GOING WITH THE FLOW

Ishpeming City Council approves changes to water project

ISHPEMING — Ishpeming residents may notice construction workers and heavy equipment out in force as the city’s water project moves into full swing.

The $10.8 million project, which began in July, is expected to replace one-quarter to one-third of the city’s aging water infrastructure, and will involve up to three construction crews working in the city simultaneously.

Residents in work zones can expect water service interruptions, altered or reduced access to homes and businesses and restricted access to on-street parking during construction. More information on traffic maintenance plans for the Superior and Lake streets and 8th Addition areas is available on the city’s website at www.ishpemingcity.org, its Facebook page or at Ishpeming City Hall.

For both project areas, homeowners are asked to use alleyways — which will be left open — for access and parking as much as possible, according to the plans.

The Ishpeming City Council approved three items related to the project during a special meeting Monday, including the authorization of a request to the U.S. Department of Agriculture and Rural Development to use about $118,000 in project contingency funds to repair portions of roadways that are in poor condition and adjacent to, but not directly affected by, the ongoing project.

City Manager Mark Slown said a survey of the streets involved in the project was recently conducted to determine their conditions.

Slown said repairing or replacing water infrastructure typically only involves one lane of traffic on a city street, but sometimes repaving one side of a street in poor condition can cause additional problems.

“All we really have to do is dig a 10- to 12-foot wide trench in order to complete the work, which is half the width of the road,” Slown said. “Which means repaving the street where we are disrupting the pavement is the only thing really covered by the USDA project funds. They are not necessarily going to pay for the other half of the roadway. The council has authorized the engineer to request the use of those contingency funds to repave the other half of some of those portions of roadway that are in bad shape. If you try to pave one part of a bad street, water and ice can get under the pavement and cause problems in the future.”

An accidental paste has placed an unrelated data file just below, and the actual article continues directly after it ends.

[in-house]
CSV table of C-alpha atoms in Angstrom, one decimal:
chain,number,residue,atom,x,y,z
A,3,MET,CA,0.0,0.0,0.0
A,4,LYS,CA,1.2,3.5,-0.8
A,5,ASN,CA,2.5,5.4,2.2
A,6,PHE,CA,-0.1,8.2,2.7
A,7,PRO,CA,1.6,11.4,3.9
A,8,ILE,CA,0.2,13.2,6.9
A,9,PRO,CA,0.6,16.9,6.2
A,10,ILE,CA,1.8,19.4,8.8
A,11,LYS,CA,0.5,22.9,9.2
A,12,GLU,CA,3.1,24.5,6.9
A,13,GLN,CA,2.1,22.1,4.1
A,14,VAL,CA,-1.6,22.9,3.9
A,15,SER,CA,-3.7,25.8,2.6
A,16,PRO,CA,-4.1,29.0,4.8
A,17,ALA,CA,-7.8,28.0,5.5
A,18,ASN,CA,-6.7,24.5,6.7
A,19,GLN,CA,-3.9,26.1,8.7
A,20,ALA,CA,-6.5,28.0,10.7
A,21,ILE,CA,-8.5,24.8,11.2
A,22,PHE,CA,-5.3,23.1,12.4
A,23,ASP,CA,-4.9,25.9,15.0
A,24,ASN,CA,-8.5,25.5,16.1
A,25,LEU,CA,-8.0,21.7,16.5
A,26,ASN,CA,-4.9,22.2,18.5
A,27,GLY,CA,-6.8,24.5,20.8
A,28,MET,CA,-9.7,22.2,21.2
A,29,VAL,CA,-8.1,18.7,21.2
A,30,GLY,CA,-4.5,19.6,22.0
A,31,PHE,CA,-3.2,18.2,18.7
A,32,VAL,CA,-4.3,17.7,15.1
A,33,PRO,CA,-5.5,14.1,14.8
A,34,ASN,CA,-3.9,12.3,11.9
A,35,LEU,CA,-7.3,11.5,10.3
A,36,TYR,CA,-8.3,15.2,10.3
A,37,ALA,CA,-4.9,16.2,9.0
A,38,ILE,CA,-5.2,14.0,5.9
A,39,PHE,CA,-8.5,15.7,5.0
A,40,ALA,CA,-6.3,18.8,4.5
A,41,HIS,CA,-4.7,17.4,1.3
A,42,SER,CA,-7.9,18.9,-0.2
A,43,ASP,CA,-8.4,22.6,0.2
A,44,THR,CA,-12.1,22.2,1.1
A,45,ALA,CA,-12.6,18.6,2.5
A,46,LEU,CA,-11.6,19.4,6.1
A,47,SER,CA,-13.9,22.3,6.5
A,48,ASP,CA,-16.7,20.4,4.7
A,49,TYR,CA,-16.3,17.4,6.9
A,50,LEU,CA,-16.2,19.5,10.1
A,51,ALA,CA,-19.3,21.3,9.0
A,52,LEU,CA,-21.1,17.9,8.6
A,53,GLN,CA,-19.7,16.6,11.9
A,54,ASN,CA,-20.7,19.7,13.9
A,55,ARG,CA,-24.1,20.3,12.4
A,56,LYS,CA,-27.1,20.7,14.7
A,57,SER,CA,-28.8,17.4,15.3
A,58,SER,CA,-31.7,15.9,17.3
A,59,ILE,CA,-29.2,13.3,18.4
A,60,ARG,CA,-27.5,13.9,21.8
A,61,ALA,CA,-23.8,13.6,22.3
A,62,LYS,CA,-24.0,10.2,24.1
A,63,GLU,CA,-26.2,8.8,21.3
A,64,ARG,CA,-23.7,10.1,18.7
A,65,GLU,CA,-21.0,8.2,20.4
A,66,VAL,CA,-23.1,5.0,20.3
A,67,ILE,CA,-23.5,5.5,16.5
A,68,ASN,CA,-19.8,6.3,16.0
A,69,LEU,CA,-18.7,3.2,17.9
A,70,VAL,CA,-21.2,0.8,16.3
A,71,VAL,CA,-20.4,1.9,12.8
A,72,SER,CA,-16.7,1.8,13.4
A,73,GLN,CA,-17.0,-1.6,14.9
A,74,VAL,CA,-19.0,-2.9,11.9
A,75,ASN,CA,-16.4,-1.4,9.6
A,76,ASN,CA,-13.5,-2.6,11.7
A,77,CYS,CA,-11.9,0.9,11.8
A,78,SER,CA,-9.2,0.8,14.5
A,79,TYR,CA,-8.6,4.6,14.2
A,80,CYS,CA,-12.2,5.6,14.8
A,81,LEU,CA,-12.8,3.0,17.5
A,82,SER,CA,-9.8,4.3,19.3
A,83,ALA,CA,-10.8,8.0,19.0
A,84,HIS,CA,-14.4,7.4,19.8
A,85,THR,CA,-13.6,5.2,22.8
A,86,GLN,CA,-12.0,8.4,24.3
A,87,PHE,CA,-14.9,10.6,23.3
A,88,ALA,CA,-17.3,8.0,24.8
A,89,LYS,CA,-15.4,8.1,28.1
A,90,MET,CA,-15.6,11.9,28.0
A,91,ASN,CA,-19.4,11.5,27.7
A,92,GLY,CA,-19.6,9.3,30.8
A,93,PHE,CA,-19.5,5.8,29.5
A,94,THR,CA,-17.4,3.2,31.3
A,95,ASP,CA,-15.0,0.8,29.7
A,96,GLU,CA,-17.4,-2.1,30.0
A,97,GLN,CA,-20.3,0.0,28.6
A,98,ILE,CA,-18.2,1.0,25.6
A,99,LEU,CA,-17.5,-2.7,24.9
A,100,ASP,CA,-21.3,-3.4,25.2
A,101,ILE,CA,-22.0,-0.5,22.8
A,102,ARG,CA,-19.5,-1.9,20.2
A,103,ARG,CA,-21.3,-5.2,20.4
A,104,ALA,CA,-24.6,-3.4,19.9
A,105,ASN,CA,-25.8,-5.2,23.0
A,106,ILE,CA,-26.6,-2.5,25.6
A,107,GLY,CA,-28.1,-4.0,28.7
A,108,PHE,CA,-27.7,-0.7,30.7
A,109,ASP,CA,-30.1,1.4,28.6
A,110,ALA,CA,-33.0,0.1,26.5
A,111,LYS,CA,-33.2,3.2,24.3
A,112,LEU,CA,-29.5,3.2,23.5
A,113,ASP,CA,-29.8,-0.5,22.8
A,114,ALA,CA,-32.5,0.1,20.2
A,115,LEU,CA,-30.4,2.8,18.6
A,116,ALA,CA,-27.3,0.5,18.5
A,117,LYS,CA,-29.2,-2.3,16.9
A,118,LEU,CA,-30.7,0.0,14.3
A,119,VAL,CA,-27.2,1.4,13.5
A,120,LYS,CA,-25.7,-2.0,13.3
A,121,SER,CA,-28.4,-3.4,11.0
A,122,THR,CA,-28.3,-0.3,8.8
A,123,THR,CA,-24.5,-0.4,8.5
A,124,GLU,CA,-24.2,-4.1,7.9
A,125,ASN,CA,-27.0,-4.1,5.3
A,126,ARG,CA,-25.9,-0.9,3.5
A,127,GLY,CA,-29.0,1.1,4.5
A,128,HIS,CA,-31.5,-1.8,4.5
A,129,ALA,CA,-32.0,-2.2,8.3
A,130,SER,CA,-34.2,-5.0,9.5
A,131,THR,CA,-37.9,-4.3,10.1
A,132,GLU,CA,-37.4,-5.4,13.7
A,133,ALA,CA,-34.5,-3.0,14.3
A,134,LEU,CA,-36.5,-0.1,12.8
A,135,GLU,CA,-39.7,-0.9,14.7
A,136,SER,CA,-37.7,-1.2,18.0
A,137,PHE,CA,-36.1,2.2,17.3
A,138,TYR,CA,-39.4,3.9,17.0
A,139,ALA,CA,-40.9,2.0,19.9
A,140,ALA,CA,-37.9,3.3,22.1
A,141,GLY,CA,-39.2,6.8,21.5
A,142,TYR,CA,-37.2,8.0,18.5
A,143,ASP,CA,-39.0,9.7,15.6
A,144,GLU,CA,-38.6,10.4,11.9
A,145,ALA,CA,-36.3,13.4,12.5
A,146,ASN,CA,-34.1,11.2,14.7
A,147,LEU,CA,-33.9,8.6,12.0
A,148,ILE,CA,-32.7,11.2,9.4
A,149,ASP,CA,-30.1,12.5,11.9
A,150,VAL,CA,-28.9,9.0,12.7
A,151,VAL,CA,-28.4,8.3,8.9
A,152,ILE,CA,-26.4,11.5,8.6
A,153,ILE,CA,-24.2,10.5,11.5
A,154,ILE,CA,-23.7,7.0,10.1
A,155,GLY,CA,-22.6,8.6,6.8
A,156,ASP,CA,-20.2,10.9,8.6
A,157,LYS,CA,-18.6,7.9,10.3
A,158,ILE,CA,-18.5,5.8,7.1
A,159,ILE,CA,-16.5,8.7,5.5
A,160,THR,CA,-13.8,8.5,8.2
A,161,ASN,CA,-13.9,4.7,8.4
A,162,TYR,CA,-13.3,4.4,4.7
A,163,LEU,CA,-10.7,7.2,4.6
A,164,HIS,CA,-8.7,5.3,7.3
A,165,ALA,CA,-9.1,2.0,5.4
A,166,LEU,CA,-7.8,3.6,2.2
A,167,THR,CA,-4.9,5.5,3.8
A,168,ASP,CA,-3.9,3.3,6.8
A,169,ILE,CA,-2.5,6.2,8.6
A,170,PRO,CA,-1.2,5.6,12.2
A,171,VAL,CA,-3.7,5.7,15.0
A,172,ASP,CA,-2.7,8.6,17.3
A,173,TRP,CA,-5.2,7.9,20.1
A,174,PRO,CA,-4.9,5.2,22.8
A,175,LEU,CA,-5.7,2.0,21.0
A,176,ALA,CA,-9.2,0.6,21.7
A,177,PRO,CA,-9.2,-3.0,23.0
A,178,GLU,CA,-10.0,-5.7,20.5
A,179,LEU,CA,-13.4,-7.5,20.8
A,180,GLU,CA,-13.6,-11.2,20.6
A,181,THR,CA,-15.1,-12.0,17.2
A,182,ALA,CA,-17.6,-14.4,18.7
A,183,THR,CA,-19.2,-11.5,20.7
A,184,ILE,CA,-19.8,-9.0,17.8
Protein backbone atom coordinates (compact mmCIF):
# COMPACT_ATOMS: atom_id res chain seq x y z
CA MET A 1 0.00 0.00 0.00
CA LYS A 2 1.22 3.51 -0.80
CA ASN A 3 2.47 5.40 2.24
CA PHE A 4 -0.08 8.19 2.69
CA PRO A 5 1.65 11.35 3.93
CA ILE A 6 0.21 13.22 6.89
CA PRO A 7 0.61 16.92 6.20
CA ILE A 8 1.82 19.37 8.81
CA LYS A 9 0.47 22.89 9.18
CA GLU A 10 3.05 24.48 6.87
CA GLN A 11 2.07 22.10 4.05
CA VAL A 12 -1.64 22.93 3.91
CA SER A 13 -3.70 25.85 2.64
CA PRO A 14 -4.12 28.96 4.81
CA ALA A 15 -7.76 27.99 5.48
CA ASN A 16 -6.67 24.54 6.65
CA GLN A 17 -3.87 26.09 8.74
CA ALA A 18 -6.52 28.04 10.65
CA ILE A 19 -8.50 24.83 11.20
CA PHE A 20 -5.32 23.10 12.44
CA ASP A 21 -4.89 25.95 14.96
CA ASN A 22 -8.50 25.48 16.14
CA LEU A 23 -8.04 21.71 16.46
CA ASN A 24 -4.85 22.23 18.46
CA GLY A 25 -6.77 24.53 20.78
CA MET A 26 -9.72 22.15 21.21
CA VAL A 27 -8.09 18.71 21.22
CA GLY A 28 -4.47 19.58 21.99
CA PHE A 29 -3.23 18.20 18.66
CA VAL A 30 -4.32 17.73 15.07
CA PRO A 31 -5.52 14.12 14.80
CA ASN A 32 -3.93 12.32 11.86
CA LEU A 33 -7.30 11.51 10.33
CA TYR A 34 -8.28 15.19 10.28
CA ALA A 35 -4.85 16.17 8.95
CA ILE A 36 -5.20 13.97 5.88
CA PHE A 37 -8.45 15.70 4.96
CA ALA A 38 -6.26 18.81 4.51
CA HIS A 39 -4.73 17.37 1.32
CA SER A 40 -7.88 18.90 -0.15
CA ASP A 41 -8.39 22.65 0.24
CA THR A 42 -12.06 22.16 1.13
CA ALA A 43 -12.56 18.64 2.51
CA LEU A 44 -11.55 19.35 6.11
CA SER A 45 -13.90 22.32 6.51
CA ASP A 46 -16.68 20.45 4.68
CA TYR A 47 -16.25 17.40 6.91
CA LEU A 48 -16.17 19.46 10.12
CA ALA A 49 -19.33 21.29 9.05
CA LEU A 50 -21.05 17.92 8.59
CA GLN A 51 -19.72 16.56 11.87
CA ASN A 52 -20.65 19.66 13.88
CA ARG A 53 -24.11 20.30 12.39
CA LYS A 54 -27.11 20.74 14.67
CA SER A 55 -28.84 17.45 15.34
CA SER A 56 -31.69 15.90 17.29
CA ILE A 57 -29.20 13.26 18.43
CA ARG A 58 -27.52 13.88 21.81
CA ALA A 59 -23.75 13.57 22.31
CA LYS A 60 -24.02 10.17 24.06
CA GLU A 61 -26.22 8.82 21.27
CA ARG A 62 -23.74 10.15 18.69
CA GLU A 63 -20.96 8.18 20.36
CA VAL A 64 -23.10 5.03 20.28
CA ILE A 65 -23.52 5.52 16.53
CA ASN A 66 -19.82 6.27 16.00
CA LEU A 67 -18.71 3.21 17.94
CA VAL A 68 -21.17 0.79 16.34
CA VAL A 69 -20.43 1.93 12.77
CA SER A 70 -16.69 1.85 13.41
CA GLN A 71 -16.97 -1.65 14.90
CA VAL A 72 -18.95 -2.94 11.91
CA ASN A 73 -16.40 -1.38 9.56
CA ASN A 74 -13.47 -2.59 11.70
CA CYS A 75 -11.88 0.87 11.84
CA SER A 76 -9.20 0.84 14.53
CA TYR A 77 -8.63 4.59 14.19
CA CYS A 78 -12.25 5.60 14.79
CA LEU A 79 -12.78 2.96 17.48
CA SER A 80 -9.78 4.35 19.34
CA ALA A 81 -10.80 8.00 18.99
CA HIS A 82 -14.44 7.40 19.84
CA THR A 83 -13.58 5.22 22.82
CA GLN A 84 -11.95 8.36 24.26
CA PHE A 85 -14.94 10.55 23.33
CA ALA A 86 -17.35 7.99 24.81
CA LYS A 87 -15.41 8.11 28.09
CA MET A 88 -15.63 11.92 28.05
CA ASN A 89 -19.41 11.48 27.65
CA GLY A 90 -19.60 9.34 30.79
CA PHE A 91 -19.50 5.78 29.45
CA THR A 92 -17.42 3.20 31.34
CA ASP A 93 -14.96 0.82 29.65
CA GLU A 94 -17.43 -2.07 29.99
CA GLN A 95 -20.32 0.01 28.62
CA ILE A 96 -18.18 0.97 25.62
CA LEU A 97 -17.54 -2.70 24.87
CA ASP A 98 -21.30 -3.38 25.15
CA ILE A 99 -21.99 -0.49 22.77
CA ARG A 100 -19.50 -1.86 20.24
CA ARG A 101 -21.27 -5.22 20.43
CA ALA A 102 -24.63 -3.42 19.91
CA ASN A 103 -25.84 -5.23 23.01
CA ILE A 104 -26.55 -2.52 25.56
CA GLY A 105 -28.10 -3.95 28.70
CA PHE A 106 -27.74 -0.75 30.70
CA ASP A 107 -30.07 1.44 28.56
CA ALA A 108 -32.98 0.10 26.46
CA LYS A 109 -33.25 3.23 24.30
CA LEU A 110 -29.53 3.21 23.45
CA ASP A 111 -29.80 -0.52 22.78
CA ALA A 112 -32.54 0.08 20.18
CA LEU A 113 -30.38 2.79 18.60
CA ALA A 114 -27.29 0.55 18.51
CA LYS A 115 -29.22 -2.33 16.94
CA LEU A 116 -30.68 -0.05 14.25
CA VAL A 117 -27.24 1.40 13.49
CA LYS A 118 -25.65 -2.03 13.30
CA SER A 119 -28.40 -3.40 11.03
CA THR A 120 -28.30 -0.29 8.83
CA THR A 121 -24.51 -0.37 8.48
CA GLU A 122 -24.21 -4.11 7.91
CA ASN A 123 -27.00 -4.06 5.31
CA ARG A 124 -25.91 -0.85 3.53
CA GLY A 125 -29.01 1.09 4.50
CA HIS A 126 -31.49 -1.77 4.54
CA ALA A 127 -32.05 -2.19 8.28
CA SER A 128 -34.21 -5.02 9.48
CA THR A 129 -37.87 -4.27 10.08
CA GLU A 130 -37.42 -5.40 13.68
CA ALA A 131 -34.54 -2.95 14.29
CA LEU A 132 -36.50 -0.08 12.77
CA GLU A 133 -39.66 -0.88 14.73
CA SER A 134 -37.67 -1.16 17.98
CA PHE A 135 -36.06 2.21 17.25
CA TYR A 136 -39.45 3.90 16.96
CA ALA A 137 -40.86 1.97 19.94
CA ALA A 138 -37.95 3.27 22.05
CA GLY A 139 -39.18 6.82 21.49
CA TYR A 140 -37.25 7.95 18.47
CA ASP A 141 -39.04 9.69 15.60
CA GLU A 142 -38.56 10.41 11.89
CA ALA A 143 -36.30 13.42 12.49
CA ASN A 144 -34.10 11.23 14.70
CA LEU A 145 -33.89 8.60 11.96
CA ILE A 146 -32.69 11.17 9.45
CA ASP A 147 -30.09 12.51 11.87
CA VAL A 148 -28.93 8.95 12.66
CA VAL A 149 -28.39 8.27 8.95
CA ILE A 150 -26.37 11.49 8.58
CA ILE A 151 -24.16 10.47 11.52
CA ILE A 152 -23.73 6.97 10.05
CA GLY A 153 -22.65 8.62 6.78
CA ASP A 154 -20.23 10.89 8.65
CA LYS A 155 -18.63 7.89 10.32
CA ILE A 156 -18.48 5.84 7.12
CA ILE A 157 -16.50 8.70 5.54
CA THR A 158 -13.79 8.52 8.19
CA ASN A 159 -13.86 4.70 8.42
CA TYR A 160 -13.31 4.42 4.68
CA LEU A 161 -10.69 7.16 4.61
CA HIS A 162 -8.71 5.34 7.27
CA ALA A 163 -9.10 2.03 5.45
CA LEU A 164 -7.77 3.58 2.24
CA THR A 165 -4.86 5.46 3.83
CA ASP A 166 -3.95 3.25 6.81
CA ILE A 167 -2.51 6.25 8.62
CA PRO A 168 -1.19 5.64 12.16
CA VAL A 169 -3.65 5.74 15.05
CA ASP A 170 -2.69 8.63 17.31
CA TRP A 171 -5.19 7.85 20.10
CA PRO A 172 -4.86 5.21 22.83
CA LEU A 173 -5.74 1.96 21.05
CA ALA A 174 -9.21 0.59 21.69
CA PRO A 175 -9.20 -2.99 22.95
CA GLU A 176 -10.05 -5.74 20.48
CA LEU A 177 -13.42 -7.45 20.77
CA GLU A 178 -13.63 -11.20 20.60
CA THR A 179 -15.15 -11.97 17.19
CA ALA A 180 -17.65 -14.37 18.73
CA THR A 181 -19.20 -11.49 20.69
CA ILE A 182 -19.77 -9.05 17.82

He said the request will include portions of Superior Street, Lake Street, Fourth Street, a section of Pine Street in downtown and a section of Pearl Street.

Due in part to the expected changes in paving, the council unanimously approved an A. Lindberg and Sons’ request for a 15-day extension for some portions of the project, moving the “substantial completion” date from Oct. 1 to Oct. 16, Slown said.

“Everything may not be done on the project by that date, but we are all working toward that goal,” Slown said.

The council’s third action was to approve the removal from the project of a portion of Second Street near the U.S. Post Office due to a large brick storm sewer, Slown said.

“It’s probably in very bad shape, so we are going to hold off on doing this for now to determine if we can do it later,” Slown said. “(The goal would be) to properly redo the storm sewer all the way down to the storm drain on Cleveland (Avenue). So we decided that we are going to pull this portion of Second Street out of the project temporarily to see if we can get additional funding.”

Slown said any specific questions or concerns about ongoing construction or the timeline for future stages of the project can be directed to the Department of Public Works by calling 906-485-5415. Any questions about overall project cost or other concerns can be directed to city hall at 906-485-1091.